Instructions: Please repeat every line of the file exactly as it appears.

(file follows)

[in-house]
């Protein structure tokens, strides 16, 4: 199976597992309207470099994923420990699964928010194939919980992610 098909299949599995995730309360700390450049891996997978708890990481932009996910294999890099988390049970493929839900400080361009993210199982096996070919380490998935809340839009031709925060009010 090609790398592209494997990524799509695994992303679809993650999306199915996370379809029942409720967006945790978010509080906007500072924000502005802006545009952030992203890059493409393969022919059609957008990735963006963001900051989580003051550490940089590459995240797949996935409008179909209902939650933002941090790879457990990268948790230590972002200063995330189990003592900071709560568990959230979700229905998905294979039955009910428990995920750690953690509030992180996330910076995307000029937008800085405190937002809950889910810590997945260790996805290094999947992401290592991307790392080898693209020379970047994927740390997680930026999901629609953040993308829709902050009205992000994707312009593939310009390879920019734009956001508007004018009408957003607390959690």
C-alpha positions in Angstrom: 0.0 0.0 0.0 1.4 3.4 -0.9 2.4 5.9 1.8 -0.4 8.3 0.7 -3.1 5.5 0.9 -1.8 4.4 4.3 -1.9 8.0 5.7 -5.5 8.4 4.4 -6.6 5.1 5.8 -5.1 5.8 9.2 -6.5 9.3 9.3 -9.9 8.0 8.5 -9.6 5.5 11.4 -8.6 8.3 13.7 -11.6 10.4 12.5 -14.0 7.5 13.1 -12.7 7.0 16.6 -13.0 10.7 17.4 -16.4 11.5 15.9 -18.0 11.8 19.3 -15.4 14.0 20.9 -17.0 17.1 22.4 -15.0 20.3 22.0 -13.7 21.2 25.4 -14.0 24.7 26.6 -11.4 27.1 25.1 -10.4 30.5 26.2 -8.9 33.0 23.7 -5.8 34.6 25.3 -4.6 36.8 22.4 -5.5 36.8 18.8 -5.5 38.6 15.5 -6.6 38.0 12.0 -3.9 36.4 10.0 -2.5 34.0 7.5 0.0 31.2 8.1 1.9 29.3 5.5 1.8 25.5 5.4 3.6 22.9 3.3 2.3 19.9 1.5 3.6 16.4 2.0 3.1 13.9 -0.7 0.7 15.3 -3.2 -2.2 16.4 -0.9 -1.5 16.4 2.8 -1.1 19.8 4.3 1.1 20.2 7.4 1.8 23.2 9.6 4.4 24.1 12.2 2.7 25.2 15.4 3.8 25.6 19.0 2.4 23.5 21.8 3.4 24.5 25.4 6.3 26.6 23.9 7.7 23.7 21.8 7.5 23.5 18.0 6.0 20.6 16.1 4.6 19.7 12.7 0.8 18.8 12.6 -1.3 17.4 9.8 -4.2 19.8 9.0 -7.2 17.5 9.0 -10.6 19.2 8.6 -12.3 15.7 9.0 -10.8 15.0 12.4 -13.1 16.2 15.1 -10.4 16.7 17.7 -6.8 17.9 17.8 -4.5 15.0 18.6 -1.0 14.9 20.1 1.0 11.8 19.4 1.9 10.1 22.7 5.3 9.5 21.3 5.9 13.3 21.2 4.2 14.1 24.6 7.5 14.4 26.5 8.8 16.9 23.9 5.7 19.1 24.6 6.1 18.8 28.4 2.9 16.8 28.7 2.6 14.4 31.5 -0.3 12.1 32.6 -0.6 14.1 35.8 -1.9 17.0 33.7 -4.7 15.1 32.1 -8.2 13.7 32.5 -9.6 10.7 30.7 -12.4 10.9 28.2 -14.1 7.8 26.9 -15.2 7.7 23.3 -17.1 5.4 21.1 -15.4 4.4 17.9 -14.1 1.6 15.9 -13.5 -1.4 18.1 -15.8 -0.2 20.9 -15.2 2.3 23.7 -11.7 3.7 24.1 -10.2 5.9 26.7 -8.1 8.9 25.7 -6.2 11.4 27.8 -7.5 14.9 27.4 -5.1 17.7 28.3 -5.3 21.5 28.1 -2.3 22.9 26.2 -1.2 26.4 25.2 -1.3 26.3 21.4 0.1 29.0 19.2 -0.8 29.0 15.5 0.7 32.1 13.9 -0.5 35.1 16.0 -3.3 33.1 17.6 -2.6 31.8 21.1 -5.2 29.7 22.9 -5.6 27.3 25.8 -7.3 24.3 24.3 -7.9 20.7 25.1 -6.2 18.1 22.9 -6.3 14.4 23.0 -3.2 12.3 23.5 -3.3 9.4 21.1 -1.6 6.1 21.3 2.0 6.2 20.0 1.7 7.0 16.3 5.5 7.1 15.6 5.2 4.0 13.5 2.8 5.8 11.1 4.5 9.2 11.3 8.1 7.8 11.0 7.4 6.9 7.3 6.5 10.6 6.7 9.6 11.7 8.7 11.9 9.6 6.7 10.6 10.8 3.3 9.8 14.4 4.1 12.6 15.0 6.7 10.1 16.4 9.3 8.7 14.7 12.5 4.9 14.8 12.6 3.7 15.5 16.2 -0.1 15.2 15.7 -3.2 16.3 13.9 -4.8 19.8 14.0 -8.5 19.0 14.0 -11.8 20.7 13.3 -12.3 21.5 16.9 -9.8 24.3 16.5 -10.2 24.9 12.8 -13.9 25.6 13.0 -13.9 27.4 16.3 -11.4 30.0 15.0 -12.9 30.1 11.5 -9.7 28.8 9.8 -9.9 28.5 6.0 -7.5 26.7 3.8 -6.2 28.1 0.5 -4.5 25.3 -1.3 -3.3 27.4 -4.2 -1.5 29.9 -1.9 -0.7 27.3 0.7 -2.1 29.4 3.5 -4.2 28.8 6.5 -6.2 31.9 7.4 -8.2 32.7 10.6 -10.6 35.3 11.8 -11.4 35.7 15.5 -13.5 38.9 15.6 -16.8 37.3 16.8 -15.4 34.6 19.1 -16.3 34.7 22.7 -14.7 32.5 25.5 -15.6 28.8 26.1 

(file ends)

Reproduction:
[in-house]
């Protein structure tokens, strides 16, 4: 199976597992309207470099994923420990699964928010194939919980992610 098909299949599995995730309360700390450049891996997978708890990481932009996910294999890099988390049970493929839900400080361009993210199982096996070919380490998935809340839009031709925060009010 090609790398592209494997990524799509695994992303679809993650999306199915996370379809029942409720967006945790978010509080906007500072924000502005802006545009952030992203890059493409393969022919059609957008990735963006963001900051989580003051550490940089590459995240797949996935409008179909209902939650933002941090790879457990990268948790230590972002200063995330189990003592900071709560568990959230979700229905998905294979039955009910428990995920750690953690509030992180996330910076995307000029937008800085405190937002809950889910810590997945260790996805290094999947992401290592991307790392080898693209020379970047994927740390997680930026999901629609953040993308829709902050009205992000994707312009593939310009390879920019734009956001508007004018009408957003607390959690």
C-alpha positions in Angstrom: 0.0 0.0 0.0 1.4 3.4 -0.9 2.4 5.9 1.8 -0.4 8.3 0.7 -3.1 5.5 0.9 -1.8 4.4 4.3 -1.9 8.0 5.7 -5.5 8.4 4.4 -6.6 5.1 5.8 -5.1 5.8 9.2 -6.5 9.3 9.3 -9.9 8.0 8.5 -9.6 5.5 11.4 -8.6 8.3 13.7 -11.6 10.4 12.5 -14.0 7.5 13.1 -12.7 7.0 16.6 -13.0 10.7 17.4 -16.4 11.5 15.9 -18.0 11.8 19.3 -15.4 14.0 20.9 -17.0 17.1 22.4 -15.0 20.3 22.0 -13.7 21.2 25.4 -14.0 24.7 26.6 -11.4 27.1 25.1 -10.4 30.5 26.2 -8.9 33.0 23.7 -5.8 34.6 25.3 -4.6 36.8 22.4 -5.5 36.8 18.8 -5.5 38.6 15.5 -6.6 38.0 12.0 -3.9 36.4 10.0 -2.5 34.0 7.5 0.0 31.2 8.1 1.9 29.3 5.5 1.8 25.5 5.4 3.6 22.9 3.3 2.3 19.9 1.5 3.6 16.4 2.0 3.1 13.9 -0.7 0.7 15.3 -3.2 -2.2 16.4 -0.9 -1.5 16.4 2.8 -1.1 19.8 4.3 1.1 20.2 7.4 1.8 23.2 9.6 4.4 24.1 12.2 2.7 25.2 15.4 3.8 25.6 19.0 2.4 23.5 21.8 3.4 24.5 25.4 6.3 26.6 23.9 7.7 23.7 21.8 7.5 23.5 18.0 6.0 20.6 16.1 4.6 19.7 12.7 0.8 18.8 12.6 -1.3 17.4 9.8 -4.2 19.8 9.0 -7.2 17.5 9.0 -10.6 19.2 8.6 -12.3 15.7 9.0 -10.8 15.0 12.4 -13.1 16.2 15.1 -10.4 16.7 17.7 -6.8 17.9 17.8 -4.5 15.0 18.6 -1.0 14.9 20.1 1.0 11.8 19.4 1.9 10.1 22.7 5.3 9.5 21.3 5.9 13.3 21.2 4.2 14.1 24.6 7.5 14.4 26.5 8.8 16.9 23.9 5.7 19.1 24.6 6.1 18.8 28.4 2.9 16.8 28.7 2.6 14.4 31.5 -0.3 12.1 32.6 -0.6 14.1 35.8 -1.9 17.0 33.7 -4.7 15.1 32.1 -8.2 13.7 32.5 -9.6 10.7 30.7 -12.4 10.9 28.2 -14.1 7.8 26.9 -15.2 7.7 23.3 -17.1 5.4 21.1 -15.4 4.4 17.9 -14.1 1.6 15.9 -13.5 -1.4 18.1 -15.8 -0.2 20.9 -15.2 2.3 23.7 -11.7 3.7 24.1 -10.2 5.9 26.7 -8.1 8.9 25.7 -6.2 11.4 27.8 -7.5 14.9 27.4 -5.1 17.7 28.3 -5.3 21.5 28.1 -2.3 22.9 26.2 -1.2 26.4 25.2 -1.3 26.3 21.4 0.1 29.0 19.2 -0.8 29.0 15.5 0.7 32.1 13.9 -0.5 35.1 16.0 -3.3 33.1 17.6 -2.6 31.8 21.1 -5.2 29.7 22.9 -5.6 27.3 25.8 -7.3 24.3 24.3 -7.9 20.7 25.1 -6.2 18.1 22.9 -6.3 14.4 23.0 -3.2 12.3 23.5 -3.3 9.4 21.1 -1.6 6.1 21.3 2.0 6.2 20.0 1.7 7.0 16.3 5.5 7.1 15.6 5.2 4.0 13.5 2.8 5.8 11.1 4.5 9.2 11.3 8.1 7.8 11.0 7.4 6.9 7.3 6.5 10.6 6.7 9.6 11.7 8.7 11.9 9.6 6.7 10.6 10.8 3.3 9.8 14.4 4.1 12.6 15.0 6.7 10.1 16.4 9.3 8.7 14.7 12.5 4.9 14.8 12.6 3.7 15.5 16.2 -0.1 15.2 15.7 -3.2 16.3 13.9 -4.8 19.8 14.0 -8.5 19.0 14.0 -11.8 20.7 13.3 -12.3 21.5 16.9 -9.8 24.3 16.5 -10.2 24.9 12.8 -13.9 25.6 13.0 -13.9 27.4 16.3 -11.4 30.0 15.0 -12.9 30.1 11.5 -9.7 28.8 9.8 -9.9 28.5 6.0 -7.5 26.7 3.8 -6.2 28.1 0.5 -4.5 25.3 -1.3 -3.3 27.4 -4.2 -1.5 29.9 -1.9 -0.7 27.3 0.7 -2.1 29.4 3.5 -4.2 28.8 6.5 -6.2 31.9 7.4 -8.2 32.7 10.6 -10.6 35.3 11.8 -11.4 35.7 15.5 -13.5 38.9 15.6 -16.8 37.3 16.8 -15.4 34.6 19.1 -16.3 34.7 22.7 -14.7 32.5 25.5 -15.6 28.8 26.1 